How to Smoke Sausages on an Offset Pit

Start by building a low-temperature fire in your smoker’s firebox using about 5 pounds of charcoal. Light one corner of the coals using 1 to 2 fire starters and allow the fire to spread slowly across the fuel, about 8-10 minutes. Leave the firebox door and smokestack dampers wide open as the coals ignite.

Once the coals are fully ignited, close the firebox door, keeping the intake vent open. Gradually close both the vent and smokestack damper as you approach 250°F, your targeted cooking temperature. Once the fire is stable and clean burning, place a small split of oak or pecan wood on top of the burning coals.

  1. Place sausages on the grate in the coolest cooking area, furthest from the firebox. Cook until they reach an internal temperature of 140°F, about 3 hours. At this point, they should be firm to the touch but still look a little pale.
  2. Open the air intake vent to increase the cooking temperature. Shift your sausages to the higher heat area, closest to the firebox. Cook sausages for another 10 to 15 minutes, flipping once or twice. When the internal temperature reaches 160°F and sausages are deeply colored, remove them from the smoker.

Let the cooked sausages rest for 3 to 5 minutes, but don’t wait too long. Scott Roberts, Pitmaster of The Salt Lick, notes that it is important to serve sausage hot while the melted fat coats the ground meat in the sausage for a warm and juicy sausage. If you let them rest too long, the casings will start to shrivel and lose their crispness.

HOT TIP: You can prevent the casings from wrinkling by plunging the sausage into a cold water bath, stopping the cooking process and bringing down the temperature quickly.

Most BBQ joints in Texas serve the hot links, either whole or cut into sections, alongside beef brisket and pork ribs. Smoked sausages are fantastic as an ingredient in other dishes like BBQ pit beans or red beans and rice. And when you’re feeding a hungry crowd, serve up a tray loaded with a variety of sliced sausages, smoked cheeses and other finger foods.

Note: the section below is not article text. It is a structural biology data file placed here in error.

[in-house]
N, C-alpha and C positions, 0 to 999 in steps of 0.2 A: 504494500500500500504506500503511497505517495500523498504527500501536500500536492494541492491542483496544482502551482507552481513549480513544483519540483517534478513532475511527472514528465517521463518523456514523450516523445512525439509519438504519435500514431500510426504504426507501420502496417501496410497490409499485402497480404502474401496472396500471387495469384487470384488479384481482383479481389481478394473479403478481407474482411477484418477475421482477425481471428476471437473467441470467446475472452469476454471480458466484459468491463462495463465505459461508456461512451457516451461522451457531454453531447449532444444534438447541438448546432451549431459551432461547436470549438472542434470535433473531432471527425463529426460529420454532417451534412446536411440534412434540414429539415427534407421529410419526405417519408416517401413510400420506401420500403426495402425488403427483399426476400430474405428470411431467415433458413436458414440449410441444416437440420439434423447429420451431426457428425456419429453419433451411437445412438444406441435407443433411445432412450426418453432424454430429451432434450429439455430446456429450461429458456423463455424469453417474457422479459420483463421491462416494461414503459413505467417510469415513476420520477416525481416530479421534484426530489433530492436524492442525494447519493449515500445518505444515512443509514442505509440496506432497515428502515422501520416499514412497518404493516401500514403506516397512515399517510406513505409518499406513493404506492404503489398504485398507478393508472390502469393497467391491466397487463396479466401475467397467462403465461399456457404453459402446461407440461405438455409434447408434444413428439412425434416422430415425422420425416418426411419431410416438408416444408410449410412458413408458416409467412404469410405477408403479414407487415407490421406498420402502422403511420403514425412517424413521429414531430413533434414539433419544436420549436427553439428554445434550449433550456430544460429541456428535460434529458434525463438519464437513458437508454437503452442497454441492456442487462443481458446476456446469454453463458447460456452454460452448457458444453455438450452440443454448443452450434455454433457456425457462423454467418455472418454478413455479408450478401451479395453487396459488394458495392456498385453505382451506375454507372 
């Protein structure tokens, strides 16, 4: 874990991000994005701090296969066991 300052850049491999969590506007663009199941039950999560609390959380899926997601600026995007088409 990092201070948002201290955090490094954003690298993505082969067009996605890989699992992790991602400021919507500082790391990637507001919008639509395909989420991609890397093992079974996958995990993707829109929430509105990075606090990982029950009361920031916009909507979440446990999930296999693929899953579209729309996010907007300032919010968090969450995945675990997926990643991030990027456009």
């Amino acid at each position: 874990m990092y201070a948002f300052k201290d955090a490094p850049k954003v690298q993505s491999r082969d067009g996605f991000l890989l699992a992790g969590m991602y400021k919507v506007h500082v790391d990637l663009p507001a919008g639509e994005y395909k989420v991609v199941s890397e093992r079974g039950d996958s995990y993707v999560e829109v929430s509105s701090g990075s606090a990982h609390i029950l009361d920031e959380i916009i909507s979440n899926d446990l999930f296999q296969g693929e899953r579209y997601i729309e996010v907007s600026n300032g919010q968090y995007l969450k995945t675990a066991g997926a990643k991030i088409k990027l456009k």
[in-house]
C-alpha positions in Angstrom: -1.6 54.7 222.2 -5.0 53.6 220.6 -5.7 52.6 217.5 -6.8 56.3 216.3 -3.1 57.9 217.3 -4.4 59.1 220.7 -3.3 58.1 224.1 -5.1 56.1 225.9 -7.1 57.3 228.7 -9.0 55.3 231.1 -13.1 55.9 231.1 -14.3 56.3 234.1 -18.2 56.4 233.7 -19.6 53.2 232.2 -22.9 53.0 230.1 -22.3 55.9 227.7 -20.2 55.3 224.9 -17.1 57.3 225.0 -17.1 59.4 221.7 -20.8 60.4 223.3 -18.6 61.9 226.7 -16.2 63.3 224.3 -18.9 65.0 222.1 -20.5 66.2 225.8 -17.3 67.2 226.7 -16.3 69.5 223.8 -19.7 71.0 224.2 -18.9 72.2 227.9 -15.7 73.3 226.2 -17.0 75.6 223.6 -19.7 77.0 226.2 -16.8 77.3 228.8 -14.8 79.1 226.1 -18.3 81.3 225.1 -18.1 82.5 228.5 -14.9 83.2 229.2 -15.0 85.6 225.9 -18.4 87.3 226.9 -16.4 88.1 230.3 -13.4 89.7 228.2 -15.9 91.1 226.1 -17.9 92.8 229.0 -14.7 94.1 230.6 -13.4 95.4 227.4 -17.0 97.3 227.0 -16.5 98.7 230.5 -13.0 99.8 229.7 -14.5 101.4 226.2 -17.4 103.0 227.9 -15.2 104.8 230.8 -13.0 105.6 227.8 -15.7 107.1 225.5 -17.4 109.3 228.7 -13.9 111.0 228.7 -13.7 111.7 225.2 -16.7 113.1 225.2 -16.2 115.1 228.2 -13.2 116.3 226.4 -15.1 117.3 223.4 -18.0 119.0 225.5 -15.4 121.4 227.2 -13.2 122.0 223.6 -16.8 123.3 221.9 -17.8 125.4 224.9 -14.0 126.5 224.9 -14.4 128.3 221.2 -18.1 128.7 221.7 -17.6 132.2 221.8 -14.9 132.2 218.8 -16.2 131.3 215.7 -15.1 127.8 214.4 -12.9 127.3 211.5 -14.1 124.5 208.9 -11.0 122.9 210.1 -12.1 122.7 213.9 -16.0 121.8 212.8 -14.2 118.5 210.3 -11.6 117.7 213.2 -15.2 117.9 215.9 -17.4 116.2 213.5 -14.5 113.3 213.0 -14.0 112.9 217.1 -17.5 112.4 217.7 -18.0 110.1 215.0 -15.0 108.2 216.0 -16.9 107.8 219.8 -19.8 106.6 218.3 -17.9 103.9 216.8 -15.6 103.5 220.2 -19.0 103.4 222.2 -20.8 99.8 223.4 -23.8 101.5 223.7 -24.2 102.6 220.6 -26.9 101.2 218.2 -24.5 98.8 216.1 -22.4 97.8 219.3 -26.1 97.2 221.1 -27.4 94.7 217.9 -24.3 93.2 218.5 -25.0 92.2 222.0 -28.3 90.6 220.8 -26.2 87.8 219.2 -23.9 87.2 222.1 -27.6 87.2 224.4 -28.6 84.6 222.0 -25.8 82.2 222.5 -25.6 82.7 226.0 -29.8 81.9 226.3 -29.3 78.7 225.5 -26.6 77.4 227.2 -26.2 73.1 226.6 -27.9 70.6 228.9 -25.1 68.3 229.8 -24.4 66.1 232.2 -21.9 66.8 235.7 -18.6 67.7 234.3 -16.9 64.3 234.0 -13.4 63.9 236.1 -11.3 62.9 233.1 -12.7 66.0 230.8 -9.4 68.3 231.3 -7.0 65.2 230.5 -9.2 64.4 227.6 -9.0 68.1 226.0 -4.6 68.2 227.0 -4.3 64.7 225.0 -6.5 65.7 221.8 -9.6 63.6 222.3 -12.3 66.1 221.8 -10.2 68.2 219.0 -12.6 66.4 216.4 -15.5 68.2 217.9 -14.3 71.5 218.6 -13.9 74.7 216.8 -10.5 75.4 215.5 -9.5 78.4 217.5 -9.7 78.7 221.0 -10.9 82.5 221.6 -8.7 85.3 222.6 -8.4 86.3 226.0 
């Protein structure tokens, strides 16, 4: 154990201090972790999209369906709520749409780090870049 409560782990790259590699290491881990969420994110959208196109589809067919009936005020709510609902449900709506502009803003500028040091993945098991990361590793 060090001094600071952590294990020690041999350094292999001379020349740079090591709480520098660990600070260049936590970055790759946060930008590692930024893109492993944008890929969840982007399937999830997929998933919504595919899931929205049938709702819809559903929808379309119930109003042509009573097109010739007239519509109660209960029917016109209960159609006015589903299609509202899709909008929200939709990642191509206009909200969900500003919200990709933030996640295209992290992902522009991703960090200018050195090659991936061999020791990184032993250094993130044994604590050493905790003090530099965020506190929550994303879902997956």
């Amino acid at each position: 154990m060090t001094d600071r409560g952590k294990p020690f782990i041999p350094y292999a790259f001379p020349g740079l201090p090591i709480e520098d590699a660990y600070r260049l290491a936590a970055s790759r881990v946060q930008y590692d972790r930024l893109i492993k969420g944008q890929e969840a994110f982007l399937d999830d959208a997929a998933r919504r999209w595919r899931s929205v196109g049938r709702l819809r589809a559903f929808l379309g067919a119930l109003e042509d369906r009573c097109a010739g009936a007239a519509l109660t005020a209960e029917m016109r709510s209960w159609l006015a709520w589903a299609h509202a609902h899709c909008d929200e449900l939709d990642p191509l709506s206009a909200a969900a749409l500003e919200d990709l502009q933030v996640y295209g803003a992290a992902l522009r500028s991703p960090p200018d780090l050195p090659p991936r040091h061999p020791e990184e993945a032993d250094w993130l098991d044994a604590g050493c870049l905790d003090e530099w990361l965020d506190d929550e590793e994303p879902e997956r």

What is an offset pit?

The original offset smoker design was based on traditional brick BBQ pits, where the fire is located in one room and the heated smoke is drawn into the next room, passing through the meat to cook it slowly at low temperatures. Using the same technique, the fire used by an offset smoker is located in the fire box and the smoke is drawn into the cooking chamber to cook the meat and infuse it with smoke.

Can you smoke sausages in an offset smoker?

Sausage is probably the easiest meat you can smoke in an offset smoker. It’s juicy, flavorful and already filled with deep smoky flavors. There is nothing you need to do to prepare the sausage, simply place in a warm smoker for about 3 hours, flipping them over every 45 minutes. All you need to decide is what type of sausage you want to smoke and what wood flavor will go well with it.

What kind of sausage can I smoke?

There are very few sausages that can’t be improved with a little extra smoke flavor. Italian sausages, brats, chorizo and breakfast sausage can all be smoked.

Can you smoke fully cooked sausage?

As a general rule, you don’t want to smoke sausages that are pre-cooked or pre-smoked at the factory. For the best results, choose fresh, raw sausage meat when shopping for your cook. The only exceptions are kielbasa and hot dogs which can actually be improved with an additional layer of smoke flavor.

What is the best wood for smoking sausage?

Here’s where your second decision comes in. Do you want a strong flavor, a mild or a fruity one? It’s all about complementing or balancing the flavors. When sausage has a strong flavor, you might want to go with a fruity wood like apple. If you want a milder wood flavor, use pecan. For a stronger wood flavor, go with hickory.

At what temperature do you smoke sausages?

The ideal temperature for smoking sausages is 225°F. If you’re using a smoker that can’t be set to a specific temperature, strive to maintain a range between 225°and 240°F.

How long do you cook sausages in a smoker?

On average, larger sausages like brats will take about 2 to 3 hours to smoke, depending on the sausages you choose. Sausages that are thinner will take 1 1/2 to 2 hours. Cooked sausages, found in the prepared meats section, should only be smoked for 30 to 45 minutes. Since they’re already fully cooked, you’re just warming them and adding smoke flavor.

When Is Smoked Sausage Done?

Sausage should be cooked to an internal temperature of 155°F and then rested until it reaches 165°F. To check the temperature, use an instant read thermometer or temperature probe, inserting it through the end, towards the center to avoid poking through the casing.

HOT TIP:  Giving your meat the time it needs to rest allows juices to redistribute, retaining moisture for tender meat. The internal temperature will continue to rise 10 to 15 degrees until it levels out and then begins to fall.

Gentle cooking is the key to delicious smoked sausage on an offset smoker or BBQ pit. Maintaining moderate cooking temperatures, around 250°F, keeps the interior from boiling and bursting the sausage casing. If heat is too high and the casing splits, all those flavorful juices will spill out of the sausage. Cooking them too low results in a sausage that is pale on the outside, overcooked on the inside and shriveled up when it cools.

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